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Class Diagrams [Part 1/2] – Representing classes

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A Class diagram is made up with a set of classes and the relationship between them

Representation of a Classes in a class diagram.

Class is represented by a Box with separate partitions

  • Class Name : This is in the first partition.Screenshot from 2014-02-20 15:47:04
  • Instance Variables : This is in the second partition. Variable type is shown after the colon.
  • Methods : This is in the third partition. Method’s return type is provided after the colon at the end of the method signature. Argument type is provided after the colon at the end of the argument name. Method directionality is mentioned as in/out and inout. A reference to some class is denoted by an asterix (*).

If a class variable or a method is a static it must be underlined. And if Class or a method is abstract it should be italic.

In the picture, we can observe the following for MyClassName

  • MyClassName has 3 attributes and 3 operations
  • op2 returns a float
  • Parameter p3 of op2 is of type int
  • op3 returns a pointer (denoted by a *) to Class6

Visibility and Access for the variables and methods of the class diagram

Access levels are denoted by +, – and # signs preceded to the variable and method names.

  1. + denotes public attributes or operations
  2. – denotes private attributes or operations
  3. # denotes protected attributes or operations

Method parameter directionality

Screenshot from 2014-02-20 16:01:52

Each parameter in an operation (method) may be denoted as in, out or in/out which specifies its direction with respect to the caller. This directionality is shown before the parameter name.

Check this sample for more info.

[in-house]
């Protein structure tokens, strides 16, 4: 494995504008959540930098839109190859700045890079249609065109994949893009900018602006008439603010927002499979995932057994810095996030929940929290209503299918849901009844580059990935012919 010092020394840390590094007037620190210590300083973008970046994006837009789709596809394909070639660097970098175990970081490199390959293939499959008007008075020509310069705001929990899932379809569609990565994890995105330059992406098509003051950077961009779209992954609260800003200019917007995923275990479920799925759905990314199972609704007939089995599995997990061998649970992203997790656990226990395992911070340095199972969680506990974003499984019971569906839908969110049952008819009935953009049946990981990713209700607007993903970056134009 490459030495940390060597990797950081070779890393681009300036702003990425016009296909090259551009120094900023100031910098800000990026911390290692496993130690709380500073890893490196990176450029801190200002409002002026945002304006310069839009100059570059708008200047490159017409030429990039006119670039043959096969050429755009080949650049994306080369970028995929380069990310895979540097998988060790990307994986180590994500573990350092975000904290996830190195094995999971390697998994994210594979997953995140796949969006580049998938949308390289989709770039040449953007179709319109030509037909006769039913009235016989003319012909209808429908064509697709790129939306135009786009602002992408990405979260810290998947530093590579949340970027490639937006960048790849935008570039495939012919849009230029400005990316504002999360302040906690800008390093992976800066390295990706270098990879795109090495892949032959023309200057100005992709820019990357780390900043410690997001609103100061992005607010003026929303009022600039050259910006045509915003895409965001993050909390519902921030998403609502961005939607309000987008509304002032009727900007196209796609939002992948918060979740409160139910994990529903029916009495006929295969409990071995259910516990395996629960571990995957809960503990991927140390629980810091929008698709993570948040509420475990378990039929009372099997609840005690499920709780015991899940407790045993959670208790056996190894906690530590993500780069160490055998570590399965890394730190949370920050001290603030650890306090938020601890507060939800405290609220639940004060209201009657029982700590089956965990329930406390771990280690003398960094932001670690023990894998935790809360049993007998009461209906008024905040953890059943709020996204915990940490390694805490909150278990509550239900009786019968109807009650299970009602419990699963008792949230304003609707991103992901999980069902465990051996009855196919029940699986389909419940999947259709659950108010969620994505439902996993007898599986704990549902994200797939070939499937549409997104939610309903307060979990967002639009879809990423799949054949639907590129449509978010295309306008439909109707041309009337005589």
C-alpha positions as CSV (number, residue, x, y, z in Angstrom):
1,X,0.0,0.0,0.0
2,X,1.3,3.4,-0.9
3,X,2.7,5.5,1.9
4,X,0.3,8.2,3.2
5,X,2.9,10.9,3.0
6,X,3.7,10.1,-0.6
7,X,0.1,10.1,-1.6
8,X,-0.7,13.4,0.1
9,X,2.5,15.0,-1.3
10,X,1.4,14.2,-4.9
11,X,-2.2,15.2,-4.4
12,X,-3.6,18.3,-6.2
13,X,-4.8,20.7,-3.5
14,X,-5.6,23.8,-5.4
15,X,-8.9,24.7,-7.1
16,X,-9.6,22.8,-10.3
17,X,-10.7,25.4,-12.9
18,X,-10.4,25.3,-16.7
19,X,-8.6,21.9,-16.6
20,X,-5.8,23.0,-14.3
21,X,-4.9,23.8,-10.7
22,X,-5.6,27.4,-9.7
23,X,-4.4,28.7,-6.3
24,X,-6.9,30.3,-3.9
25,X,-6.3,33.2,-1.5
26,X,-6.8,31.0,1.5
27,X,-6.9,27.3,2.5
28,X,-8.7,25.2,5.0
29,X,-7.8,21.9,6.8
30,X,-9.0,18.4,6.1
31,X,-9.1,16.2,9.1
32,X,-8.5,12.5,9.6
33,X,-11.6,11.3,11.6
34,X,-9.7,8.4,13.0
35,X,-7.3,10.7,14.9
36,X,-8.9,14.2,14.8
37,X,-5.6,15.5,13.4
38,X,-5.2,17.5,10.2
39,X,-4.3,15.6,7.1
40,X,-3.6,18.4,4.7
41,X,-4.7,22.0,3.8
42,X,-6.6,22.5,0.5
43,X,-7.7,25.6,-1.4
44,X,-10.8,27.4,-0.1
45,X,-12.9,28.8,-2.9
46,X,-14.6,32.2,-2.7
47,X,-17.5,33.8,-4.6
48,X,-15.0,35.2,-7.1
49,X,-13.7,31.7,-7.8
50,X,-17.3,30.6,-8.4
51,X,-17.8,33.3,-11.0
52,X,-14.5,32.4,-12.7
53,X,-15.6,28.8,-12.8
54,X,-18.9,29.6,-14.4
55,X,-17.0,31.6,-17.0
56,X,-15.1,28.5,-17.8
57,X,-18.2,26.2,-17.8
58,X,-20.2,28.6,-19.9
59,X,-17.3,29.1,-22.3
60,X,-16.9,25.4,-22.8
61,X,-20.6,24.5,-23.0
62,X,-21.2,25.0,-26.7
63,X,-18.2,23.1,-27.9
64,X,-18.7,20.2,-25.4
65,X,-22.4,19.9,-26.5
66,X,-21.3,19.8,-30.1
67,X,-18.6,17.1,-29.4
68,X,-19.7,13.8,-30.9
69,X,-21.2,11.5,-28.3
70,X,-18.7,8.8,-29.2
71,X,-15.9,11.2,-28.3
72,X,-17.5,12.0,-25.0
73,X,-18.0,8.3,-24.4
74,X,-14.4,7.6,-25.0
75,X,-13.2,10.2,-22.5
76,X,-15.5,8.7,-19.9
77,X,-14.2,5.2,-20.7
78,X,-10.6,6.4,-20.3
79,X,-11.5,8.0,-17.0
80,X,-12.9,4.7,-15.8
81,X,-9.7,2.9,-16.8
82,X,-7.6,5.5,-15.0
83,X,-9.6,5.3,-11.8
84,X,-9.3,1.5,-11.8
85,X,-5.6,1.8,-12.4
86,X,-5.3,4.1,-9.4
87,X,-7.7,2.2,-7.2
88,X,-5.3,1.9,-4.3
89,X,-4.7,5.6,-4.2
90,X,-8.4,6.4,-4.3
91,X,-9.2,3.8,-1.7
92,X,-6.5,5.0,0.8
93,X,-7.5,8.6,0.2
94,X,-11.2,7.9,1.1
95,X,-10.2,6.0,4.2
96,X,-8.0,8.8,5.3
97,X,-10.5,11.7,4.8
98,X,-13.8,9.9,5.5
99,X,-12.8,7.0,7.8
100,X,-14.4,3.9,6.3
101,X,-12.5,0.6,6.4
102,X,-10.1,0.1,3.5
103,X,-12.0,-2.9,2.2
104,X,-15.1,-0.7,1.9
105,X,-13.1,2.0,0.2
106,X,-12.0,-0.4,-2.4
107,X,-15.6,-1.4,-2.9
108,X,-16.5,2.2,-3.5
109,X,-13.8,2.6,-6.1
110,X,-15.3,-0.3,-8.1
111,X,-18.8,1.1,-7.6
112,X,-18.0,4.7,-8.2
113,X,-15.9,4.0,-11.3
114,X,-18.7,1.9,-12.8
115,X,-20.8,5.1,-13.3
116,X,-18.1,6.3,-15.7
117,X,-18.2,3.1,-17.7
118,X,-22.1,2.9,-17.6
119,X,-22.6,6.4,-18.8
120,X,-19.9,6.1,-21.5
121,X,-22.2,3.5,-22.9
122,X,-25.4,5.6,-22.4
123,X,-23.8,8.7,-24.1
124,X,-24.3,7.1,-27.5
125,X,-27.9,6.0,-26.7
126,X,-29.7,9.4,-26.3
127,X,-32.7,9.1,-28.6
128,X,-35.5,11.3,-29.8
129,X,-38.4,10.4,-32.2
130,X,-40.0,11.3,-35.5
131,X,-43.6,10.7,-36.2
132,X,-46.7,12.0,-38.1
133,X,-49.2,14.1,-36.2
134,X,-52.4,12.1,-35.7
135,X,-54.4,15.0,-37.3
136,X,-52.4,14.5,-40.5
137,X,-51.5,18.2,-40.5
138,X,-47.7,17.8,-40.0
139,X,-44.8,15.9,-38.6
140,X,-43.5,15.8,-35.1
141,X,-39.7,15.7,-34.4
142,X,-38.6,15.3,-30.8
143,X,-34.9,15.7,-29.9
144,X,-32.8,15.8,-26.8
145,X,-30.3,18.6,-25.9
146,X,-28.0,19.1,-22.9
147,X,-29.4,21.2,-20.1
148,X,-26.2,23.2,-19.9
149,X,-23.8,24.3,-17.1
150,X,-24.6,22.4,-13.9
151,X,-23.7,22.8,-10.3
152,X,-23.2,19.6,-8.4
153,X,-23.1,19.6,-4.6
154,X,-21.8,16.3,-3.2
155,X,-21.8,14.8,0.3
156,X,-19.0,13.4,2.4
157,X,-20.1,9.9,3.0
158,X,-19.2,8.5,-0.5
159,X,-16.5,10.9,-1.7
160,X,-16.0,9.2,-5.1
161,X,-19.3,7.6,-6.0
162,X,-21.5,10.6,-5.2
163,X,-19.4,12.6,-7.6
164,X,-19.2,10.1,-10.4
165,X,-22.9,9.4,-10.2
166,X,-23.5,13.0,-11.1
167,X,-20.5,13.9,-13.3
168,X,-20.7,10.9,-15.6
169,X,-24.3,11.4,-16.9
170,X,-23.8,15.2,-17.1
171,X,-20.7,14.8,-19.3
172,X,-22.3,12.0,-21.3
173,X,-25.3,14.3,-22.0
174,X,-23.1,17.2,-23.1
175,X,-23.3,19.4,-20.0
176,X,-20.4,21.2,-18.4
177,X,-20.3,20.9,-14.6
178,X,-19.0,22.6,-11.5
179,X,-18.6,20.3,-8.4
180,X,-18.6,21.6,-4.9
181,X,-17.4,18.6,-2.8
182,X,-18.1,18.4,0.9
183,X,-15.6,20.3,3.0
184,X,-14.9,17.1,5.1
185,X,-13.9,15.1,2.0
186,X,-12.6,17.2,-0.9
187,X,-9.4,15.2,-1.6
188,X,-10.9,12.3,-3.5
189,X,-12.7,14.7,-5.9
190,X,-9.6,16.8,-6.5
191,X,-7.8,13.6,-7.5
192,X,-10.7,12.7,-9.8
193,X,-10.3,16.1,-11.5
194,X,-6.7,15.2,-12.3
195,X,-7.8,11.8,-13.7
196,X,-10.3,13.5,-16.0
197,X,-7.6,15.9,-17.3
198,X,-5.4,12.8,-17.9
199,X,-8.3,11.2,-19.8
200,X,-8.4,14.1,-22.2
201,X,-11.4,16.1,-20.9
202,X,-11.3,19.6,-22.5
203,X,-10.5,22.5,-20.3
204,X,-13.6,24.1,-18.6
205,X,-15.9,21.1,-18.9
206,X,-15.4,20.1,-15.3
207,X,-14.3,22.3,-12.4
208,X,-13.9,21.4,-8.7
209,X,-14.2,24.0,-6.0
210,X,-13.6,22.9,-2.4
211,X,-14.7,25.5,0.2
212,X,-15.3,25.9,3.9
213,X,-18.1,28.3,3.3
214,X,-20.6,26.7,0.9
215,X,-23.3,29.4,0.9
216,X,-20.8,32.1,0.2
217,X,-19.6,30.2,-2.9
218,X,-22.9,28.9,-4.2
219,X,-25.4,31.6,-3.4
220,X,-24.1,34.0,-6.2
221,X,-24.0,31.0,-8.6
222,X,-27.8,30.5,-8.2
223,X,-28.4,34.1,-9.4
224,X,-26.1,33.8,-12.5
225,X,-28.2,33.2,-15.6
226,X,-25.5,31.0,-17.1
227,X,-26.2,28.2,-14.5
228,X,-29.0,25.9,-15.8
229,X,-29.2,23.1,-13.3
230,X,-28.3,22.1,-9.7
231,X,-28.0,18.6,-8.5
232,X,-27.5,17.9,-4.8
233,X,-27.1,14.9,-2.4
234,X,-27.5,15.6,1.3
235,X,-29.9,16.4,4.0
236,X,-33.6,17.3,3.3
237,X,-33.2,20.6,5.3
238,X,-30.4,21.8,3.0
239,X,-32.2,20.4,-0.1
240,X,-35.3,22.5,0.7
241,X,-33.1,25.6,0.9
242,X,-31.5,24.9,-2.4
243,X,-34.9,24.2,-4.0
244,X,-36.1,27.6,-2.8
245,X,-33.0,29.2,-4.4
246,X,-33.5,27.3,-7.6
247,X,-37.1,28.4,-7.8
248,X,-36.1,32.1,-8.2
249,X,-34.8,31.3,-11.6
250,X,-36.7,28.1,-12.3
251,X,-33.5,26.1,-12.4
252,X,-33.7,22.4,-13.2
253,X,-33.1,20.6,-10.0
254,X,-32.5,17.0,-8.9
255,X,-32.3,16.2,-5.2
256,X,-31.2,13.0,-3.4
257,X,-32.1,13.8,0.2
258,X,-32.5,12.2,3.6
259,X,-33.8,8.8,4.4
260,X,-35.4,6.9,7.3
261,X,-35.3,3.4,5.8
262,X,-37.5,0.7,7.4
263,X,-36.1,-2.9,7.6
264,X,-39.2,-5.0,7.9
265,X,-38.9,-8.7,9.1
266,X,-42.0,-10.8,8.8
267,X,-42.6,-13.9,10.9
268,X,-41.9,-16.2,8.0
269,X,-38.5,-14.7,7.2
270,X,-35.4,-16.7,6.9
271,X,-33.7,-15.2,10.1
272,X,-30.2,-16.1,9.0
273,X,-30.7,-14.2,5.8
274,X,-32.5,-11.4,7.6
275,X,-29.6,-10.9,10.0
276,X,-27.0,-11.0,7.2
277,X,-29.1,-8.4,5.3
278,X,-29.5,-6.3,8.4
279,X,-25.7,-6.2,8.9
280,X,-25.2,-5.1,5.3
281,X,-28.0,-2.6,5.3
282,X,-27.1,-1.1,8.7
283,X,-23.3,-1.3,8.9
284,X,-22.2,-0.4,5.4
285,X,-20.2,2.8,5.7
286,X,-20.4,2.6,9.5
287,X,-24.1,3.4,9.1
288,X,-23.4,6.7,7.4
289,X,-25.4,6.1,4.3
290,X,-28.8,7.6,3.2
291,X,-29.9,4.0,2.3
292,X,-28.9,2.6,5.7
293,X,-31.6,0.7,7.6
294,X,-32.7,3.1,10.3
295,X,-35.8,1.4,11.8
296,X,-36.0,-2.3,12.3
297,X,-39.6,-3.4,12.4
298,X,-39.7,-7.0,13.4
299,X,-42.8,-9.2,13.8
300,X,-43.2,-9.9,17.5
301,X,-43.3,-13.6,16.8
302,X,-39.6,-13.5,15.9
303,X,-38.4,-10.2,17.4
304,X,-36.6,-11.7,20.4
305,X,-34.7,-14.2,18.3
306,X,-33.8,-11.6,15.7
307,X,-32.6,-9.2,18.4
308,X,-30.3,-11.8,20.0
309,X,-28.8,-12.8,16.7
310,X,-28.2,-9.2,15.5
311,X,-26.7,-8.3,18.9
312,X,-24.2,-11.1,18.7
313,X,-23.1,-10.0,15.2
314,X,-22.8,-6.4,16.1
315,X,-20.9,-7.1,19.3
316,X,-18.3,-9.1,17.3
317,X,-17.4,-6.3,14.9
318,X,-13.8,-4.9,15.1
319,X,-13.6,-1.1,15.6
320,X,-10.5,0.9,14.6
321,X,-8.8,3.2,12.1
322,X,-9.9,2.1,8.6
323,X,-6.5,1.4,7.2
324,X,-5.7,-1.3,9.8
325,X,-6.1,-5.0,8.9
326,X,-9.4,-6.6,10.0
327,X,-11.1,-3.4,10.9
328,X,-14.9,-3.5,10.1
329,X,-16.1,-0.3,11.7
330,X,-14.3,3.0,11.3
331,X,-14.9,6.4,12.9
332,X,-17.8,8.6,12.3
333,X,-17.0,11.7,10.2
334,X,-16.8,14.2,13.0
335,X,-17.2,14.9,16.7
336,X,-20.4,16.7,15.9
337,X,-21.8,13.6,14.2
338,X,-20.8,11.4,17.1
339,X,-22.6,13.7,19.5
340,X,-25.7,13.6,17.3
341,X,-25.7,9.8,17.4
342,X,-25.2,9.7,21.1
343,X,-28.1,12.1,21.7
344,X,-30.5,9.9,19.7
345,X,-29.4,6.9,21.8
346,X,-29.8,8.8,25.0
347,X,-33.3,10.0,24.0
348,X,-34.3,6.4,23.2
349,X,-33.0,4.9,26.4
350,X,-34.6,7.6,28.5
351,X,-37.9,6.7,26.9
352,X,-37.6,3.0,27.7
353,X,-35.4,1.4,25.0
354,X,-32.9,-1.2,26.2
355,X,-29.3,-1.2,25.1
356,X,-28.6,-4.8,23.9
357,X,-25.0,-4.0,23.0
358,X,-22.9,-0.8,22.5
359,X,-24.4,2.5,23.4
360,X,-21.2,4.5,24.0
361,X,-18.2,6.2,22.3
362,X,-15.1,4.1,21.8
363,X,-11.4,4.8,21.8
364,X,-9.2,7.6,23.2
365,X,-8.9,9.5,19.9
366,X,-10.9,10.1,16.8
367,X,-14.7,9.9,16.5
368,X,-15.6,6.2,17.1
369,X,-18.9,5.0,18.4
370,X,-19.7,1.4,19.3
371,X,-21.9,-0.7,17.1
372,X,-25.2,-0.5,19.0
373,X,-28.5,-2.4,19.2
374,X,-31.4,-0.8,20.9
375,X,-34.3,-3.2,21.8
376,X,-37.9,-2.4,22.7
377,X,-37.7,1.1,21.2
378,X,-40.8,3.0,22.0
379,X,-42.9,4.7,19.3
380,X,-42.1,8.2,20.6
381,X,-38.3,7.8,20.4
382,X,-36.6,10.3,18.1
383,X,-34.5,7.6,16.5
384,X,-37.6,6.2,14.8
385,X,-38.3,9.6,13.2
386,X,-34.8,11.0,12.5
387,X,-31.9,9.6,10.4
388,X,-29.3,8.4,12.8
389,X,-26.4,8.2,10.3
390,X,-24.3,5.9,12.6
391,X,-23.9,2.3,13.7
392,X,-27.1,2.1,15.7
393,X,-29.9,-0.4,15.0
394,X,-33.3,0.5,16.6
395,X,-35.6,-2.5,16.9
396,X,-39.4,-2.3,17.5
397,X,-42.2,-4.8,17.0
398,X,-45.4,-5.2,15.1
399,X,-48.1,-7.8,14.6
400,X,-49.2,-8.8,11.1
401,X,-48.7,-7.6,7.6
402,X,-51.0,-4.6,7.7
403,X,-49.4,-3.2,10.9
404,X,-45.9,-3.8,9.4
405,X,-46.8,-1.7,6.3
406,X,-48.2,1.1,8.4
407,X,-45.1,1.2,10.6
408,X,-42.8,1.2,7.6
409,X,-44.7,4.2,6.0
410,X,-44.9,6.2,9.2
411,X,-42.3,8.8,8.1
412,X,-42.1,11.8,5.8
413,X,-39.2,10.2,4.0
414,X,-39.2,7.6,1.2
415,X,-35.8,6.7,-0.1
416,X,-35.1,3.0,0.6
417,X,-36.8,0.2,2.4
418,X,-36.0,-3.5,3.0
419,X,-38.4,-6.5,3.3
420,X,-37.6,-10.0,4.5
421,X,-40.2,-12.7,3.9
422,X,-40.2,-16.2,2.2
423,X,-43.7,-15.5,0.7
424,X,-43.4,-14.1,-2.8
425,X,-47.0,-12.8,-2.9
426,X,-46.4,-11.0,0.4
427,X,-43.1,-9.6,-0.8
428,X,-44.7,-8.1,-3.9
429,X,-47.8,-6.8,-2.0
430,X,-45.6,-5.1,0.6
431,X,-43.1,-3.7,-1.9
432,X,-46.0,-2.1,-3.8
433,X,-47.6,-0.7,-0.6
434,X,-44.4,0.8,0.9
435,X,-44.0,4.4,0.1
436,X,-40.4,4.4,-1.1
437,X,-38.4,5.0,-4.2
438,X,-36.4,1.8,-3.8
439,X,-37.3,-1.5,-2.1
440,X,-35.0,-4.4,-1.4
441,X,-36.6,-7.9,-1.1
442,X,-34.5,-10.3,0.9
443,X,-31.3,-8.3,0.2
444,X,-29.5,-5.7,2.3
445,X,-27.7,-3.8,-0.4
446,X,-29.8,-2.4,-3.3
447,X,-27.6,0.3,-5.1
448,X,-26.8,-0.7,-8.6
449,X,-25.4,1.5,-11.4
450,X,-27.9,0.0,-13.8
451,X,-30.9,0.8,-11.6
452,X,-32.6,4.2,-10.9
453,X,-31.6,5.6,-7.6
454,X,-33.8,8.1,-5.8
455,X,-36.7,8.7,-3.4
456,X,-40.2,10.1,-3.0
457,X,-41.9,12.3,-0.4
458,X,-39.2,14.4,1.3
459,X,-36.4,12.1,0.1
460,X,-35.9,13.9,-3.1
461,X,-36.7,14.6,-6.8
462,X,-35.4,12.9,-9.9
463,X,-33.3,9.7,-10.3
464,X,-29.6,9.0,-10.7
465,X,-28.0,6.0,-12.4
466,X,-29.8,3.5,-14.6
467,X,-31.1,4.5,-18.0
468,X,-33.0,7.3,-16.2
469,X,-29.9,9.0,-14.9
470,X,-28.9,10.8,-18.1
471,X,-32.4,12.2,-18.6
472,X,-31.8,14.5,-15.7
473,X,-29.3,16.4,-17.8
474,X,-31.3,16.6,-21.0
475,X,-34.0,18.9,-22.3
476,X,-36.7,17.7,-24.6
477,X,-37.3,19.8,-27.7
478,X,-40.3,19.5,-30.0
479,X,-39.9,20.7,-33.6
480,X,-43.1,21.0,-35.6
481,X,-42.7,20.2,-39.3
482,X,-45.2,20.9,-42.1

How to mention the static, final properties in class diagrams (eg : Constants). – [10]

Constants can be simply mentioned using all caps notation as below

+ VAR_NAME : Type = "value".

If you need to mention the final, static properties of them you can further use the leaf, readonly attributes.

final definition, i.e. it cannot be overridden in sub-classes – this corresponds to the isLeaf property of the attribute:

isLeaf: Boolean – Indicates whether it is possible to further redefine a RedefinableElement. If the value is true, then it is not possible to further redefine the RedefinableElement. (UML Superstructure, p. 132)

There is no official notation for attributes with isLeaf=true, but adding “{leaf}” is common.

final value, i.e. its value cannot be changed – this corresponds to the isReadOnly property of the attribute:

isReadOnly : Boolean – If true, the attribute may only be read, and not written. The default value is false. (UML Superstructure, p. 125)
Notation for read-only attributes consists of appending “{readOnly}” to the attribute string.

constant usually refers to a non-changeable attribute of the class itself instead of an instance (static final attribute). In UML it would have both properties mentioned above and additionally be static, which corresponds to the isStatic property:

isStatic: Boolean – Specifies whether this feature characterizes individual instances classified by the classifier (false) or the classifier itself (true). Default value is false. (UML Superstructure, p. 69)


So, an constant can be mentioned as below.

+ FOO : String = "x" {readOnly,leaf}

Further, you can use steriotype <<final>> to mark method as final[11].


How to show the dependency injection in class diagrams.

With the arrow pointing from A to B, then this means A gets injected with a B [12]


References :


Written by Namal Fernando

February 20, 2014 at 7:31 am

Posted in Class Diagrams, UML

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